Assessing Analytics Tools to Improve UX Design Outcomes

Does your development strategy rely on intuition?

Probably not. Successful design teams, web developers, and marketers rarely achieve long-lasting results simply by trusting their gut.

The gut is important, of course, but it has to inform action according to a strategy backed by data. This is what the most successful strategists in any industry do, and it’s no different for UX design.

Experienced UX designers certainly develop a feel for good design, but they always test their inspiration against hard user performance metrics to improve product usability.

There is a key to striking the right balance between inspiration and analytics. Designers who focus on the right data, captured with the right tools, enjoy better outcomes than their less-informed peers.


Which Tools Augment Data-Driven UX Design Best

There is no one “right way” to approach UX design. Different designers look for different metrics to answer specific questions, which can change depending on the needs of the project at hand.

Finding the right tool for the job requires knowing exactly what kind of data represents the user activity you need to design for. Nonetheless, designers have agreed on some of the most popular and useful options:

1. Google Analytics

Like a carpenter’s trusty hammer, the oldest tool in the shed is often also the most reliable. When it comes to using Google Analytics, nothing makes up for years of experience interpreting the data it offers.

Bounce rates, conversion rates, and the other data Google Analytics offers is crucial to forming a meaningful UX design strategy. Google Analytics remains the best and cheapest way to find out what users do on your website, where they come from, and what engages them.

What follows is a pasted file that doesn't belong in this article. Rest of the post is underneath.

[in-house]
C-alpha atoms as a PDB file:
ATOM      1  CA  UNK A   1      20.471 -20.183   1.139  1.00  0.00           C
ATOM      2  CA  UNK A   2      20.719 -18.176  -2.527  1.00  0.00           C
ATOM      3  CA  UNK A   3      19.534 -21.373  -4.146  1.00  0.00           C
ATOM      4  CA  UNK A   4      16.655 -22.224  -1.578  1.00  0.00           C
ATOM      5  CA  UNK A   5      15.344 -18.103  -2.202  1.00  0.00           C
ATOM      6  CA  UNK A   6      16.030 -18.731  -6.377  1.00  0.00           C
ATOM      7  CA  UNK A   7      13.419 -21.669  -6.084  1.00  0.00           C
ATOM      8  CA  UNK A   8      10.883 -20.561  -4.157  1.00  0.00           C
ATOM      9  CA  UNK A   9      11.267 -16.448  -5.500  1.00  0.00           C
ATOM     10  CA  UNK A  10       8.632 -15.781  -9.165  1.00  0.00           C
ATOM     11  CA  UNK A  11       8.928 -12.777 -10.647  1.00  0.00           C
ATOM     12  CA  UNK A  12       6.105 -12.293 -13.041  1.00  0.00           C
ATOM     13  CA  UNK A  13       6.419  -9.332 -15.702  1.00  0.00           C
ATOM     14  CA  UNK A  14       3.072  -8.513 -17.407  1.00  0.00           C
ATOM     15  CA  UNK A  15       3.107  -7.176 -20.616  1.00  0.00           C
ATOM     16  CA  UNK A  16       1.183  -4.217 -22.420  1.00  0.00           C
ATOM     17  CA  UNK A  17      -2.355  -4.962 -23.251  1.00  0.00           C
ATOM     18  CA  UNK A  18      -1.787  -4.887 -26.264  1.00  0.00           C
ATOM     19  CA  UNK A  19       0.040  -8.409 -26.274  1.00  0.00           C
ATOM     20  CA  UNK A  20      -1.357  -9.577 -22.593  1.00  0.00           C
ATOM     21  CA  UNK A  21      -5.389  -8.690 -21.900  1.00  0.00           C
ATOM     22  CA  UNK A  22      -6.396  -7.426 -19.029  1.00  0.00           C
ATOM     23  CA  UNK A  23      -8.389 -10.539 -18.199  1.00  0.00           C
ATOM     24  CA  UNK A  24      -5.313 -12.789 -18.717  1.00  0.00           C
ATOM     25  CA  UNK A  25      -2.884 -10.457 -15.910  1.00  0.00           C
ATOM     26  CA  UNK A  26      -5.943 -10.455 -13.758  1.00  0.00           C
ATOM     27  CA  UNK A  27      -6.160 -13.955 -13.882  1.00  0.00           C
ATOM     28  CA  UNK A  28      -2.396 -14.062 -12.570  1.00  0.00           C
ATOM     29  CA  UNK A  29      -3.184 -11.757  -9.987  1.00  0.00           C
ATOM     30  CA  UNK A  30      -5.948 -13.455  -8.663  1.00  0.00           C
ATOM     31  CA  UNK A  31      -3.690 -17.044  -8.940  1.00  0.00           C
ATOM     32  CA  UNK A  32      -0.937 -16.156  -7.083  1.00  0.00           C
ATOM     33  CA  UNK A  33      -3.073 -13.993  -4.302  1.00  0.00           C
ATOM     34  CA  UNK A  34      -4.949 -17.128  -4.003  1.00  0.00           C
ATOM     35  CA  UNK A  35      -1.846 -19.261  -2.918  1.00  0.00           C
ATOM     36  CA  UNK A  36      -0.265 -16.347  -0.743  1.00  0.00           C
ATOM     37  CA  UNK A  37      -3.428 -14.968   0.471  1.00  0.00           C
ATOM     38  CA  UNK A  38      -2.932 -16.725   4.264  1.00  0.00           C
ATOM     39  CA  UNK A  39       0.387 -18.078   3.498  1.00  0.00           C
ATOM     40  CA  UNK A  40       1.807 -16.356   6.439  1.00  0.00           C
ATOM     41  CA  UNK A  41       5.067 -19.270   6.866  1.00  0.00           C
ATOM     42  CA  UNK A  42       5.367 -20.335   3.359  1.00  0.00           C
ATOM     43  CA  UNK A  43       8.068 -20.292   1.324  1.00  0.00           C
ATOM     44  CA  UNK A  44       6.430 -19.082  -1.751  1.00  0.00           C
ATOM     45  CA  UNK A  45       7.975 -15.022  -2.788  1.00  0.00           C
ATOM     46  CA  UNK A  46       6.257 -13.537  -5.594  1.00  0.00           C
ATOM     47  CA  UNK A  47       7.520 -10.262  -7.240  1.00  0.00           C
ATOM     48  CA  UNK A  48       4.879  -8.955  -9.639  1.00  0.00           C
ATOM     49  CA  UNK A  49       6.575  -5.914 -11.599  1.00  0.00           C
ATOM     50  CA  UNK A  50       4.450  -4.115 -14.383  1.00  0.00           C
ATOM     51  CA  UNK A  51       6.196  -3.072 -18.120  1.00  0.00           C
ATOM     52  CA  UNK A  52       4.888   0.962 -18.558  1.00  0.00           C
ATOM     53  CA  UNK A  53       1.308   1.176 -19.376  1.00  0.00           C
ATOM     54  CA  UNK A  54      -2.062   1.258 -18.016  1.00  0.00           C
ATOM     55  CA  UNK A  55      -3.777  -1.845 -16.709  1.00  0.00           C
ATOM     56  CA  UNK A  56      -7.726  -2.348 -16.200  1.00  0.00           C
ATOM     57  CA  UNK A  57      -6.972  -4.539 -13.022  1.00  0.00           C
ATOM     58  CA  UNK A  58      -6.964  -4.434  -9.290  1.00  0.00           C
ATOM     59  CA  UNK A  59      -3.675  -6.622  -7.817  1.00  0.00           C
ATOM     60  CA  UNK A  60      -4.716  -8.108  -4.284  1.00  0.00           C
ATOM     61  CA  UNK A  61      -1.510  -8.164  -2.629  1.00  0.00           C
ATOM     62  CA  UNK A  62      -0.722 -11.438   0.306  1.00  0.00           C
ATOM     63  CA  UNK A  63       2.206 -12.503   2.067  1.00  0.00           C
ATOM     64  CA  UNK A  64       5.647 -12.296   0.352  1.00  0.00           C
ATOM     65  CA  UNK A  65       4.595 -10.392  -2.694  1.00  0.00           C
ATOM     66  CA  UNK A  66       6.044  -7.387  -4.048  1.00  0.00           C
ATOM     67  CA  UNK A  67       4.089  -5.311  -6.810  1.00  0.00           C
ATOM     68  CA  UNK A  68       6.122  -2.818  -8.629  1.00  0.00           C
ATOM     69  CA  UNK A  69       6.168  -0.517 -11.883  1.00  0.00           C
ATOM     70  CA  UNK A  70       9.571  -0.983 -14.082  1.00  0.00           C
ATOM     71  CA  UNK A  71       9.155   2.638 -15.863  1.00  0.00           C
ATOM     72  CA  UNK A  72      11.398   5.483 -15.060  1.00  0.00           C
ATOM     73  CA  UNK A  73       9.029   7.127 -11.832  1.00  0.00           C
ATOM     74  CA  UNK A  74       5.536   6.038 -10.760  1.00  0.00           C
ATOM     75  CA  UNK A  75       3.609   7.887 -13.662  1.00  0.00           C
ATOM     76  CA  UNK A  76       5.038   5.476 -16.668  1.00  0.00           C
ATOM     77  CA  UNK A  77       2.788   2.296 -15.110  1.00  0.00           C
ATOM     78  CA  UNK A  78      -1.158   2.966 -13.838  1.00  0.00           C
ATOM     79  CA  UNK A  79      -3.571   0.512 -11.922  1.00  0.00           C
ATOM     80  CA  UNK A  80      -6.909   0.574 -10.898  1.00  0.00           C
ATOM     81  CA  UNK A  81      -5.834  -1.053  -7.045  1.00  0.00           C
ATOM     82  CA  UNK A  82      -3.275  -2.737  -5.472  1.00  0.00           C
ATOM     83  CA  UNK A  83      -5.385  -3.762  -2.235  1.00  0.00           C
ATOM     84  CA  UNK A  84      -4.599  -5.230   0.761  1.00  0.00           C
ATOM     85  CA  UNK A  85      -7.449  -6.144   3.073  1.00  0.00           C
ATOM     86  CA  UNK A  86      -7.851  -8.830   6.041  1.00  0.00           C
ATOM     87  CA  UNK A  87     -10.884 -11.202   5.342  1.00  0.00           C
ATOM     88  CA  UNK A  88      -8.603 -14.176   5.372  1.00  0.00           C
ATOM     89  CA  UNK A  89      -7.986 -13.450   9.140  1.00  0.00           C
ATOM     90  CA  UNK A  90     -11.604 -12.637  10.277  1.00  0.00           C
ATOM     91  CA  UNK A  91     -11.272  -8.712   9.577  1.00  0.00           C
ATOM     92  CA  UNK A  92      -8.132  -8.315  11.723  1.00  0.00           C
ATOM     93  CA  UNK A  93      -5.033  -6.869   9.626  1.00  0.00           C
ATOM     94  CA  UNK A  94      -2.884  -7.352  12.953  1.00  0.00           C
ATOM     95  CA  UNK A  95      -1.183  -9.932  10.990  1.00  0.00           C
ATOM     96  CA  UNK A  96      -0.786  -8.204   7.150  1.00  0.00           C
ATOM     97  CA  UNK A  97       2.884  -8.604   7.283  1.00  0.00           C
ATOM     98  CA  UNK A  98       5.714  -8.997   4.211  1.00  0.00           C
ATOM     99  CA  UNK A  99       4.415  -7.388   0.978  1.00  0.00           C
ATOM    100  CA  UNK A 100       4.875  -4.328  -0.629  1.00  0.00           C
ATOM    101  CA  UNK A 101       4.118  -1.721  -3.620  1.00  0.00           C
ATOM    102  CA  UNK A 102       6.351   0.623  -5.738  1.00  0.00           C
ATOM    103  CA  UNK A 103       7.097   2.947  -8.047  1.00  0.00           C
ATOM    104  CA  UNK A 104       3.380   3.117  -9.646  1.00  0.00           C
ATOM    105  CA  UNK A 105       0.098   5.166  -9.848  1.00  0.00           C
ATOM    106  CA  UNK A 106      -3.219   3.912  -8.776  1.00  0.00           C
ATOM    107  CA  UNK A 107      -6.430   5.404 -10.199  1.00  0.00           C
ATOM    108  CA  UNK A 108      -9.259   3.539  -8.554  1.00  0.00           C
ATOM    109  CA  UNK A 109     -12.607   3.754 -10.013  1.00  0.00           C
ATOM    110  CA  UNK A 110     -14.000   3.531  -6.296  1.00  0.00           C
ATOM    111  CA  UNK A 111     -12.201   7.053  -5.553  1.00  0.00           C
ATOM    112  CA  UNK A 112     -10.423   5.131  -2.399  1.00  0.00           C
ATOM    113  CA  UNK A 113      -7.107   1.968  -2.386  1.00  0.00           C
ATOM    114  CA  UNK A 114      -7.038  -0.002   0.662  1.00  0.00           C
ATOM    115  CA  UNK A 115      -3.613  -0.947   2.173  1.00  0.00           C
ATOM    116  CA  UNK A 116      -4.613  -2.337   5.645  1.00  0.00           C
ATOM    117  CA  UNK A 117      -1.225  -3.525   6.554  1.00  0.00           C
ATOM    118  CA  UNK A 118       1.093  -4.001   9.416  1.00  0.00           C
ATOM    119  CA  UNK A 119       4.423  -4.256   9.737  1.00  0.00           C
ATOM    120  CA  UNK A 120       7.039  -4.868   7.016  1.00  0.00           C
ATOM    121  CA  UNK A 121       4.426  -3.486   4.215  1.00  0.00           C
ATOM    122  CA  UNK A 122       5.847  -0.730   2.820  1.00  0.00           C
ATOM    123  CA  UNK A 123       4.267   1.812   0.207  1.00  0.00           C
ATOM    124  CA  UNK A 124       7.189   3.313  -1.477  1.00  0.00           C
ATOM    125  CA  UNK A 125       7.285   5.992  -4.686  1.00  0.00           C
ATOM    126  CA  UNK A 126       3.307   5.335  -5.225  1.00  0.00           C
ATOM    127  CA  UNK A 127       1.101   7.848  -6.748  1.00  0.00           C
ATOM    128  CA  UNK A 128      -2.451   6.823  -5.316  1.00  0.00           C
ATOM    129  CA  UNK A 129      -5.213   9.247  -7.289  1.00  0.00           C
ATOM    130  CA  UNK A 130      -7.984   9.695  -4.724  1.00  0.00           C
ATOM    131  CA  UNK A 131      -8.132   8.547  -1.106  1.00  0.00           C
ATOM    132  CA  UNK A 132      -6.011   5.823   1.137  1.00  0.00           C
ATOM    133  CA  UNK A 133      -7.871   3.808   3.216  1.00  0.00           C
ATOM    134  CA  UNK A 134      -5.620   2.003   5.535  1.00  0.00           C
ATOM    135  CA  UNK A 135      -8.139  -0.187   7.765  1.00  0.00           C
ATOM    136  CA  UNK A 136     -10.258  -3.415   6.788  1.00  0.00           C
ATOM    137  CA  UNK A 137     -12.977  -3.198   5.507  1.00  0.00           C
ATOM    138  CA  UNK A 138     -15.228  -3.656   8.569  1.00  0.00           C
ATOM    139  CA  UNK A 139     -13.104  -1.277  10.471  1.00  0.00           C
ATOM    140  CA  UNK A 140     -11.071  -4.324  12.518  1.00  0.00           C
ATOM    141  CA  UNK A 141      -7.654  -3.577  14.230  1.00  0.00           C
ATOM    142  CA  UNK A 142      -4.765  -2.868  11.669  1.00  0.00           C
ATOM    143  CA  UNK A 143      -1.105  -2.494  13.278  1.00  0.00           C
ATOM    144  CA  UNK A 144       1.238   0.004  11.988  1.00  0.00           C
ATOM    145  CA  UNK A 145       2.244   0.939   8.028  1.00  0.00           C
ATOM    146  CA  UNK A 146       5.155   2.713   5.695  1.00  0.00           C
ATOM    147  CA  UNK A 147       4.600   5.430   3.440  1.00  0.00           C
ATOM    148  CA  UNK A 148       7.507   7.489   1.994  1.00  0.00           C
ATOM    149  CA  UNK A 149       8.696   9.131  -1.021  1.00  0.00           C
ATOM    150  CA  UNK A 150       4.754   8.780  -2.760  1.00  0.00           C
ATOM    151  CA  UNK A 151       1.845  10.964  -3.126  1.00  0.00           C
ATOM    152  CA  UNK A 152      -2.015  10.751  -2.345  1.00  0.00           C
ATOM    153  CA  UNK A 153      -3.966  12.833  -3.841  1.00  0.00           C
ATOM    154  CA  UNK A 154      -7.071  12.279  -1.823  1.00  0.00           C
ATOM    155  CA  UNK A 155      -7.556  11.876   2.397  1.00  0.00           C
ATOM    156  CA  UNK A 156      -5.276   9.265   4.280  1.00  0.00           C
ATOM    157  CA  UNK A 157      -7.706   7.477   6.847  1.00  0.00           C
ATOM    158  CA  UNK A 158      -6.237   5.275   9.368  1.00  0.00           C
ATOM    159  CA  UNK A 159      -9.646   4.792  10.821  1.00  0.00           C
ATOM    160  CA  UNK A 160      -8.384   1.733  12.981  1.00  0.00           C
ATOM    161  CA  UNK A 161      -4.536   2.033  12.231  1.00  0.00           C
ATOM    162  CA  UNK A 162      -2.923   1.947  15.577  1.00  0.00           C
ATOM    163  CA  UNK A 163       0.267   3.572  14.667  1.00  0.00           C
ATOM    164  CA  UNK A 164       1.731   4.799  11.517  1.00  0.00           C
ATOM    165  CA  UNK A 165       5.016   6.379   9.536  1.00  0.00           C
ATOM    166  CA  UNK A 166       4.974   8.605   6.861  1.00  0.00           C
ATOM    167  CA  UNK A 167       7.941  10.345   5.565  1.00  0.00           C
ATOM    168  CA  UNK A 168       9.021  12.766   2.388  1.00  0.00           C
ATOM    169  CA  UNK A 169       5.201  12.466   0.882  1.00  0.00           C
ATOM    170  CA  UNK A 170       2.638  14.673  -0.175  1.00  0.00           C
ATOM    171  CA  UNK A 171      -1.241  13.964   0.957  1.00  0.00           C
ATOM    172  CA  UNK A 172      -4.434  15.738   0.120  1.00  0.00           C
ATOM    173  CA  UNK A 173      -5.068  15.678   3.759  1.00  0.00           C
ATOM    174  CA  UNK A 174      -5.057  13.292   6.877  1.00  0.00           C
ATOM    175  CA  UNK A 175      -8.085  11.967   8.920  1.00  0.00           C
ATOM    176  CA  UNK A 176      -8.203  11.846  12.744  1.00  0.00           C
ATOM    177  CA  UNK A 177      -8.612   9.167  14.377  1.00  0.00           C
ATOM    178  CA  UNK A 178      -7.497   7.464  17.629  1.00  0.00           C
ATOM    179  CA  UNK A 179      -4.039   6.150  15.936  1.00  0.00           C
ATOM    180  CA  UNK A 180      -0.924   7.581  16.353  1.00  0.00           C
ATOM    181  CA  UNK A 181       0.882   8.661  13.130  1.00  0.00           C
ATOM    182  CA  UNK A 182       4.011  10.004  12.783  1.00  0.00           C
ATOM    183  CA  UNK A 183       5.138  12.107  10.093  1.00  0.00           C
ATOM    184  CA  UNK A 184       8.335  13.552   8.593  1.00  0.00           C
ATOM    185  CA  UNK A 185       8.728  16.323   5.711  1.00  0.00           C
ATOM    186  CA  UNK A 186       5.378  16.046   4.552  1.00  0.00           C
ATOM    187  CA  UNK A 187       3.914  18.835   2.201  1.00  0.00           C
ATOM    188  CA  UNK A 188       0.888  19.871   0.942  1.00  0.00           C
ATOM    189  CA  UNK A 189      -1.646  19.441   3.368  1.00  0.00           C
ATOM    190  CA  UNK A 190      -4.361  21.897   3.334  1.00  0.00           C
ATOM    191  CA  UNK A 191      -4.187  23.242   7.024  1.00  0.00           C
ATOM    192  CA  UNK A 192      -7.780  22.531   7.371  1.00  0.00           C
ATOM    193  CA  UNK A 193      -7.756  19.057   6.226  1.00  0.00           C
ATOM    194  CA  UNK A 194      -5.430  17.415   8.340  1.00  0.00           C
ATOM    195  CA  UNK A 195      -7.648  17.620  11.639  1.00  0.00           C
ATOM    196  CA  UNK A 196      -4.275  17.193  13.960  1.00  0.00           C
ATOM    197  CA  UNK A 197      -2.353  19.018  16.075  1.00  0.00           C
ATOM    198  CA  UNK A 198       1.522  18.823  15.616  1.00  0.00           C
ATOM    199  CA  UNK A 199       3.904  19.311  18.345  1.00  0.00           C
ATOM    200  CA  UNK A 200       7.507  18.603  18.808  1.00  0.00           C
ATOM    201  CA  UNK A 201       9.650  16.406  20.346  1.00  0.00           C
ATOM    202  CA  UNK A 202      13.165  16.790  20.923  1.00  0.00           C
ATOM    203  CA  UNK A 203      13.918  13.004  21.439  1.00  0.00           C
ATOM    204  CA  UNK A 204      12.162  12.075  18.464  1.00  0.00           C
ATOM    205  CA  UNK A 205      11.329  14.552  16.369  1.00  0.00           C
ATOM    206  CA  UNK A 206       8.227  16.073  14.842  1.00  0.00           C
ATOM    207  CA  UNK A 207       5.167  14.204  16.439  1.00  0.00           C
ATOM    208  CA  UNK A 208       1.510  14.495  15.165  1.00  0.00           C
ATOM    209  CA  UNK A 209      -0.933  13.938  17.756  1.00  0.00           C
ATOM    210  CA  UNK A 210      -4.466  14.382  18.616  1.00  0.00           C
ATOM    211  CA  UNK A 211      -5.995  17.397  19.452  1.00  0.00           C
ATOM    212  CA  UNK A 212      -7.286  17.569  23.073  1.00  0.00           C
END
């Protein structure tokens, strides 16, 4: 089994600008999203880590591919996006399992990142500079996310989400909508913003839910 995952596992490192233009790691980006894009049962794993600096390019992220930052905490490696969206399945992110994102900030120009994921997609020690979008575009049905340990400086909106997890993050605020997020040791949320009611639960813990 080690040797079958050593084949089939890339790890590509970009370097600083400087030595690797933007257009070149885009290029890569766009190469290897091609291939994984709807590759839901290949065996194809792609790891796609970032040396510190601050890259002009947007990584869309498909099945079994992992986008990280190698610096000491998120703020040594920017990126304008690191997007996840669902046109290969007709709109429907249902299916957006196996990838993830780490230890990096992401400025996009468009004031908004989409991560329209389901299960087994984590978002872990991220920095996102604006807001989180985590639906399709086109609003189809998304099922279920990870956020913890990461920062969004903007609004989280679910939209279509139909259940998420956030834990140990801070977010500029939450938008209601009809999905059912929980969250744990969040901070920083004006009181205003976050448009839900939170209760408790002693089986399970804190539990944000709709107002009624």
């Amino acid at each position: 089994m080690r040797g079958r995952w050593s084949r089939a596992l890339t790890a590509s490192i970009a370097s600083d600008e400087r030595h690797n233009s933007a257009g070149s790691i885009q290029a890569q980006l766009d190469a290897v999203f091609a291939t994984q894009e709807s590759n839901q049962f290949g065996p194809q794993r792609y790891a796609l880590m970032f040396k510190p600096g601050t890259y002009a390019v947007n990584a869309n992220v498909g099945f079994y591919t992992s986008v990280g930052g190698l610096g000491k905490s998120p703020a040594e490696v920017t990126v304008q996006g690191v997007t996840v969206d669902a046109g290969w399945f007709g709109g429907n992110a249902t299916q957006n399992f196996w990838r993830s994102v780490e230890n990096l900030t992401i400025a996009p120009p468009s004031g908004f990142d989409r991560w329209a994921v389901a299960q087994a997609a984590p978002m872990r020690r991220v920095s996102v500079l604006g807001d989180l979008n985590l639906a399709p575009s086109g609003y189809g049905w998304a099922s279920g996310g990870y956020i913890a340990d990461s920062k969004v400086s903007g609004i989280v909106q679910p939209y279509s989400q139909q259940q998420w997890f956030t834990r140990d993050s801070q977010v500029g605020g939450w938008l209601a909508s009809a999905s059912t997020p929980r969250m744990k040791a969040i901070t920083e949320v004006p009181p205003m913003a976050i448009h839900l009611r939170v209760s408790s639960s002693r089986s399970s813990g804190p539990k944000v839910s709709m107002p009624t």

Google Analytics can’t replace the power of an inspired UX decision, but it can measure the effectiveness of UX decisions over time. Use Google Analytics alongside a detailed user journey map – with well-designed user personas – to find out steps users take on the way to becoming loyal customers.

2. Heatmaps

Heatmaps like Hotjar and CrazyEgg offer valuable user data at the individual level. The process is simple to understand – map out exactly where users are clicking, where the cursor hovers, and how long it takes them to make decisions.

Heatmaps can offer huge returns on relatively minor investments, making them a crucial asset in any UX designer’s toolbox. They are especially helpful in addressing functional web page elements, like navigation, layout choices, buttons, and images.

Not all heatmaps are the same. The greater the degree of user specificity you can get out of your heatmap software, the better. A heatmap that can categorize users according to gender is a useful tool, but a heatmap that can categorize users according to wide-ranging demographics, and respond to their actions accordingly, is a potential goldmine.

3. Customer Surveys

Customer surveys are tricky because many UX designers get them wrong. As a result, they are quick to dismiss the whole prospect and write off surveys as being antiquated relics of an older generation. This is not true, however.

UX surveys can offer a great deal of information that is not attainable through any other metric. Good questions, presented in the right way, lead to reliable answers that reflect the concerns of real-life users.

There are no performance metrics that correspond to how users actually feel while browsing your website or navigating your mobile app. The only way to get that information is by asking the user to provide it to you.

Properly categorizing user responses is key to making that data actionable. You need to be able to interpret user responses, compensate for biases and priming, and put the data your surveys generate to work on improving the UX.


UX Design Is a Constant Challenge

The data-driven approach to UX design implicitly accepts a fundamental fact of designing experiences for users. User expectations change over time, and UX designers have to constantly watch out for behavioral trends that imply large-scale cultural changes.

Examples of such large-scale changes are easy to point out – the iPhone brought about an entirely new set of expectations for the way people interact with technology and the Internet.

The only way to stay on top of these changes is by paying close attention to the trends that reinforce them. Keeping a close, data-oriented eye on UX design is key to being on top of changes when they occur and not getting left behind.